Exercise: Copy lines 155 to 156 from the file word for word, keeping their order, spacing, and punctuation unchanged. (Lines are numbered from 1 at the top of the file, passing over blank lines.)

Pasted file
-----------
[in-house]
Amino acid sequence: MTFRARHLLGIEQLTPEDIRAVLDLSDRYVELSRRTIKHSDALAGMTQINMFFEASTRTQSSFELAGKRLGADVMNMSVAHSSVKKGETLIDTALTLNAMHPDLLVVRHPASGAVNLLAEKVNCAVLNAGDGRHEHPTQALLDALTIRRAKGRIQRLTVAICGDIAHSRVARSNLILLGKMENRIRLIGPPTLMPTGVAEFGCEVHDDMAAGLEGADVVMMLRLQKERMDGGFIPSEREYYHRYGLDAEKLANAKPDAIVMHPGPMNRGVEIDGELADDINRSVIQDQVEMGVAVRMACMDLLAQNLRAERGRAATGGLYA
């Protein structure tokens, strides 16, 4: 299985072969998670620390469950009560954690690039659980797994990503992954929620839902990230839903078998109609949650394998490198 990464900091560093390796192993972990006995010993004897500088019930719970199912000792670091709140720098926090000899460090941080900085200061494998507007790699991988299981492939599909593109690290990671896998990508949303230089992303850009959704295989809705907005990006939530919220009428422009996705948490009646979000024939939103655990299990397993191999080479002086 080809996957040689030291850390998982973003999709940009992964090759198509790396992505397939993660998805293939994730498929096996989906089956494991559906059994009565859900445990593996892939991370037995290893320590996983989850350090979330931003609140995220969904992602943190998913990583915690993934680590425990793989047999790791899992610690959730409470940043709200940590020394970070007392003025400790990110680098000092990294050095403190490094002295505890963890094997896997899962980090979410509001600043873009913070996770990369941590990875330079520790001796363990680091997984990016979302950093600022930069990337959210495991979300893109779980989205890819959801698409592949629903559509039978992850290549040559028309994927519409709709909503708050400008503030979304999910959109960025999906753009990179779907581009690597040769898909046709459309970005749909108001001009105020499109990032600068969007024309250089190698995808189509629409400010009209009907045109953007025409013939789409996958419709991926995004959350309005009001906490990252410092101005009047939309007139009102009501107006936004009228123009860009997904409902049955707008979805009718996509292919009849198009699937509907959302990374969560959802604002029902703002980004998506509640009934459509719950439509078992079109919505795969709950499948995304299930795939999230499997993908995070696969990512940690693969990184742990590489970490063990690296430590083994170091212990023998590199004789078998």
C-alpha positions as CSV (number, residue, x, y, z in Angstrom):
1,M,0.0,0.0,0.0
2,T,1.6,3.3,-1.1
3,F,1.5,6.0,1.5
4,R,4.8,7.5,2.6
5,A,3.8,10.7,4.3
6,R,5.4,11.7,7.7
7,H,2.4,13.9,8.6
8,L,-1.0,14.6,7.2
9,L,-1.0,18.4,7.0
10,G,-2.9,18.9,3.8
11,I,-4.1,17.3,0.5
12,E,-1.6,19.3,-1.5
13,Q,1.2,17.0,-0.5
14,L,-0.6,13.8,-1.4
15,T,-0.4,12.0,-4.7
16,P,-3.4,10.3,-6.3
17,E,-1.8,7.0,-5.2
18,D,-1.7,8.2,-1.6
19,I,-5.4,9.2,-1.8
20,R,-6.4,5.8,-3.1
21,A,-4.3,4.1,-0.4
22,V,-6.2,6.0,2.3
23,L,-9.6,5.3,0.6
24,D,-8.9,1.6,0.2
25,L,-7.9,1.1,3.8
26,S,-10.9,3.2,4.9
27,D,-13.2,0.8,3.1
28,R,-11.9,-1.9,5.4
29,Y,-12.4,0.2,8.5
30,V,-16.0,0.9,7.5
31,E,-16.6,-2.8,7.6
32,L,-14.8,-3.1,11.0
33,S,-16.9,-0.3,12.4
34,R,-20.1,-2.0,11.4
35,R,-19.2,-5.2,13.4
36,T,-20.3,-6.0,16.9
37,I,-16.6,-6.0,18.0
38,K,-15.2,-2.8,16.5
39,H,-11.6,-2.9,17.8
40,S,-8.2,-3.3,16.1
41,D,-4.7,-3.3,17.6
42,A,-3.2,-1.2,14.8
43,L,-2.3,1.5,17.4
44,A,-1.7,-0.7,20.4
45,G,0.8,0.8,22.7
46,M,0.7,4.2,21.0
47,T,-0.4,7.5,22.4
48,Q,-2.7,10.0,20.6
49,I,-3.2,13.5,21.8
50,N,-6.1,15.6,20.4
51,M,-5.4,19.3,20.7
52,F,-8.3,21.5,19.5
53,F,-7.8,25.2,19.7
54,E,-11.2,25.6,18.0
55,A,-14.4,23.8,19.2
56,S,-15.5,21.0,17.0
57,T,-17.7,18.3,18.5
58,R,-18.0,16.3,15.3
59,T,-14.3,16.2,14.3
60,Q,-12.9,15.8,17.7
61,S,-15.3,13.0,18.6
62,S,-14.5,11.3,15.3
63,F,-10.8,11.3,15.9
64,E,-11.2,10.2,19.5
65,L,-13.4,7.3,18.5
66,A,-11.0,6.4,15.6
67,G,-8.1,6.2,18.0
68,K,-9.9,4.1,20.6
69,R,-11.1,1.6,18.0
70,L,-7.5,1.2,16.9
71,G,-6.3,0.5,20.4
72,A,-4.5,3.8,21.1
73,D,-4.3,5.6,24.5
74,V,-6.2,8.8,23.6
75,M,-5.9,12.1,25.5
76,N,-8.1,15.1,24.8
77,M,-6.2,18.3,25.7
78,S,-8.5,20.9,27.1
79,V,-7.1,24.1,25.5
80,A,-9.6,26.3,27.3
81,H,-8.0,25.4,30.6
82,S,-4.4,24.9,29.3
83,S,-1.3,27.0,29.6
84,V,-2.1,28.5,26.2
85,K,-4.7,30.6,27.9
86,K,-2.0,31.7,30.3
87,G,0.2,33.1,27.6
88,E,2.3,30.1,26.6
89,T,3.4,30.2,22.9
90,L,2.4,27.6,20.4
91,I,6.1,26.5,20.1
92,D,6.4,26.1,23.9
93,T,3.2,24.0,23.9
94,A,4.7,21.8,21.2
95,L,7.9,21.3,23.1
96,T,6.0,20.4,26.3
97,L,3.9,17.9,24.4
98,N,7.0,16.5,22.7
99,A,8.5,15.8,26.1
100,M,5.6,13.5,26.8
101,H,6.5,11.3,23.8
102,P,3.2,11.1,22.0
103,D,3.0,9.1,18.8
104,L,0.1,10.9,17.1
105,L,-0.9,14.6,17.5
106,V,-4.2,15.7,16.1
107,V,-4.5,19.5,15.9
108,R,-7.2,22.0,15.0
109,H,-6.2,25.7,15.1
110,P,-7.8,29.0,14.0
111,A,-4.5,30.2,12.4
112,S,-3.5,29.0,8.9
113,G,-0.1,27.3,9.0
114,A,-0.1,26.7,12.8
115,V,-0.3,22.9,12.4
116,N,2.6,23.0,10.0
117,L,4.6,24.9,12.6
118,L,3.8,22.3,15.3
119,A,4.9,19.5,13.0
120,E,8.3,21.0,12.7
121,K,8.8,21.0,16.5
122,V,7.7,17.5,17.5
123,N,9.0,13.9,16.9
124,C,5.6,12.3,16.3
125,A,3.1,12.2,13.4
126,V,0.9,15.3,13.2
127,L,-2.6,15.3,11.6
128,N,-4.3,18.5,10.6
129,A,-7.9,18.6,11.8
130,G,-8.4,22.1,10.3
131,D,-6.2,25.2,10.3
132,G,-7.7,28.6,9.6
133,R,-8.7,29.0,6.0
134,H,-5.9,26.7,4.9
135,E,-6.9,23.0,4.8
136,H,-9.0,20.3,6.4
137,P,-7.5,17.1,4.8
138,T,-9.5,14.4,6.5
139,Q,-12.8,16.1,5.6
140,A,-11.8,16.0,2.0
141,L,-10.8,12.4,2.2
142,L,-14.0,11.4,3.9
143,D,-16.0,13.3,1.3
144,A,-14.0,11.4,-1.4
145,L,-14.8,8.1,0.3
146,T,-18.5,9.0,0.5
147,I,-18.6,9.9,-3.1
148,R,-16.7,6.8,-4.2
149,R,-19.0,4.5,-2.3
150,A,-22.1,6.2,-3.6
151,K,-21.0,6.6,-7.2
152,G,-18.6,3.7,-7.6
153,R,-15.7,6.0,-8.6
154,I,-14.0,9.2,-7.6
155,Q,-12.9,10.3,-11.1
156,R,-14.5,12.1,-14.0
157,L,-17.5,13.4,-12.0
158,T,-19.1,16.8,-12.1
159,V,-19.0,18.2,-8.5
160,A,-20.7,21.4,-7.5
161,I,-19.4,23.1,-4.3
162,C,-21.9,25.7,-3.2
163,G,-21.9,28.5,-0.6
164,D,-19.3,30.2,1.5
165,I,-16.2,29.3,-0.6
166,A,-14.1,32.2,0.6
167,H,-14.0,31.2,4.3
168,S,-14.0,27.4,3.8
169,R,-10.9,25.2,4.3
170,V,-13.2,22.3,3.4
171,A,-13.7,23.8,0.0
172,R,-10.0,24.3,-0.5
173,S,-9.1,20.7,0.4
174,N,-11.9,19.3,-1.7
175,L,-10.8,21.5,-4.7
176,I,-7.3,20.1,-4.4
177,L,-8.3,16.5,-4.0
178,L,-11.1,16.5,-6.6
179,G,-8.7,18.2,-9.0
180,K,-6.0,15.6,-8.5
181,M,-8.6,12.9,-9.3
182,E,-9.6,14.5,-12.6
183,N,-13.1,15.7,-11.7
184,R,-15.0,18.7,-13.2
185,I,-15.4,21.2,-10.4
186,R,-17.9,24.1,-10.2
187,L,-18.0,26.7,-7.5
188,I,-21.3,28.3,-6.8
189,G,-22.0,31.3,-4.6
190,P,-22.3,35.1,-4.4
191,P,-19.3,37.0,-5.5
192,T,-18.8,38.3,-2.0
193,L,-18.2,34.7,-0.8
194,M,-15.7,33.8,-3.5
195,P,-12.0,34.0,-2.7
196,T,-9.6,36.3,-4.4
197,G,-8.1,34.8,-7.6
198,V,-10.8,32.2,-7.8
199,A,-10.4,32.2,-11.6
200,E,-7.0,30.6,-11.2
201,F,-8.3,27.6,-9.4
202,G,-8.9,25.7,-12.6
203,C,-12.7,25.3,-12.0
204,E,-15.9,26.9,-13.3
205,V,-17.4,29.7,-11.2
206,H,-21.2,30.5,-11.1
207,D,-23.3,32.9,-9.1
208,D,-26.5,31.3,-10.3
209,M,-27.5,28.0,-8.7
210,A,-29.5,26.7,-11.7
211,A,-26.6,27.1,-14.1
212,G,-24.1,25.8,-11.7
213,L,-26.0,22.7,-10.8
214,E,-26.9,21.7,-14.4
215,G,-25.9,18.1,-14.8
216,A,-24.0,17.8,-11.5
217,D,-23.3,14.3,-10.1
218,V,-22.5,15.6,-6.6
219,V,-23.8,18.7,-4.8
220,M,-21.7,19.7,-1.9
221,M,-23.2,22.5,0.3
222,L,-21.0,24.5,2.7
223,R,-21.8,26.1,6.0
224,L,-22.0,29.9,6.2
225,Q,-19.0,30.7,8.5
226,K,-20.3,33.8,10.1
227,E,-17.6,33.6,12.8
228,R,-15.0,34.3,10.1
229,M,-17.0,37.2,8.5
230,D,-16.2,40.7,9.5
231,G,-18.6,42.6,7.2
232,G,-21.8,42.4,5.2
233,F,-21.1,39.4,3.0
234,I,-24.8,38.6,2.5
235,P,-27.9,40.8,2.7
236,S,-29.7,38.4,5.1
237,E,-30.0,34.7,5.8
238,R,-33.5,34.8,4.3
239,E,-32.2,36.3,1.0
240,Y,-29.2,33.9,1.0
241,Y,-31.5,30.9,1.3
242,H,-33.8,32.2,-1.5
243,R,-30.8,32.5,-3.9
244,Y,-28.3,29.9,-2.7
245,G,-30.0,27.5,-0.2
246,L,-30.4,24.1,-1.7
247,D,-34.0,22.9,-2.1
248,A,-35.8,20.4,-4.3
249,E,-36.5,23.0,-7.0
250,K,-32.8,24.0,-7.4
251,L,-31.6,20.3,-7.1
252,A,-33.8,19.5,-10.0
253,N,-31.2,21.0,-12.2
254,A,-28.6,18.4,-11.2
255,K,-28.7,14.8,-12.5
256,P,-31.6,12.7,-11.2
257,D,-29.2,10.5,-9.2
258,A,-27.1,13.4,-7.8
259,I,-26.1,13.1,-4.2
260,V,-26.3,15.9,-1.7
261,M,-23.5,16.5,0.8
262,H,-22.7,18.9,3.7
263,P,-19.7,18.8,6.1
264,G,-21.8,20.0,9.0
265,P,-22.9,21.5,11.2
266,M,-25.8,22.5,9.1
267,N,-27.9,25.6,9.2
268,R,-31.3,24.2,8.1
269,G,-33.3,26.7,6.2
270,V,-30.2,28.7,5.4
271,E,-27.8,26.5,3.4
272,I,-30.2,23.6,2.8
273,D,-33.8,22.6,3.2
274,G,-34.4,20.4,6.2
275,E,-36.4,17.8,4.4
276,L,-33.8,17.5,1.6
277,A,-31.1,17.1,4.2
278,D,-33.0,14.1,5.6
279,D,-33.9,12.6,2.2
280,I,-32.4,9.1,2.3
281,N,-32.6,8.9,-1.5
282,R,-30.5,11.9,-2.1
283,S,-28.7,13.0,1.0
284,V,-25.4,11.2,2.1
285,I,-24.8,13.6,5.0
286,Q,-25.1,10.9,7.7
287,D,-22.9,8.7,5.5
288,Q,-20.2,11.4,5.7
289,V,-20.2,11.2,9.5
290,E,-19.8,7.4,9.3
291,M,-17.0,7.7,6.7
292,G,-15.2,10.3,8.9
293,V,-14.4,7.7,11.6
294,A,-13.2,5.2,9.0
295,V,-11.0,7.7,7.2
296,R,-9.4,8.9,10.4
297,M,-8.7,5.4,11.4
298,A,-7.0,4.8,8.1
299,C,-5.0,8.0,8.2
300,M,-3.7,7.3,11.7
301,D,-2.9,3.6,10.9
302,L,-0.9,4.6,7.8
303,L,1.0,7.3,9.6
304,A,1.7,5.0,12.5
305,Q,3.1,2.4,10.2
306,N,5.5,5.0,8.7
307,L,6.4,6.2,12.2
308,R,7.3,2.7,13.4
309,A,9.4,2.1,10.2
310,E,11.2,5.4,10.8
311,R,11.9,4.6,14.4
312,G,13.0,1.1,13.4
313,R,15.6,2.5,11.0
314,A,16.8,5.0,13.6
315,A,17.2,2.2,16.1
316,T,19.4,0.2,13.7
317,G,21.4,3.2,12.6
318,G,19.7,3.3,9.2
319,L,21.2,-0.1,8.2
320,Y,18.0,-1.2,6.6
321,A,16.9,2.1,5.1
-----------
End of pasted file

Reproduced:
151,K,-21.0,6.6,-7.2
152,G,-18.6,3.7,-7.6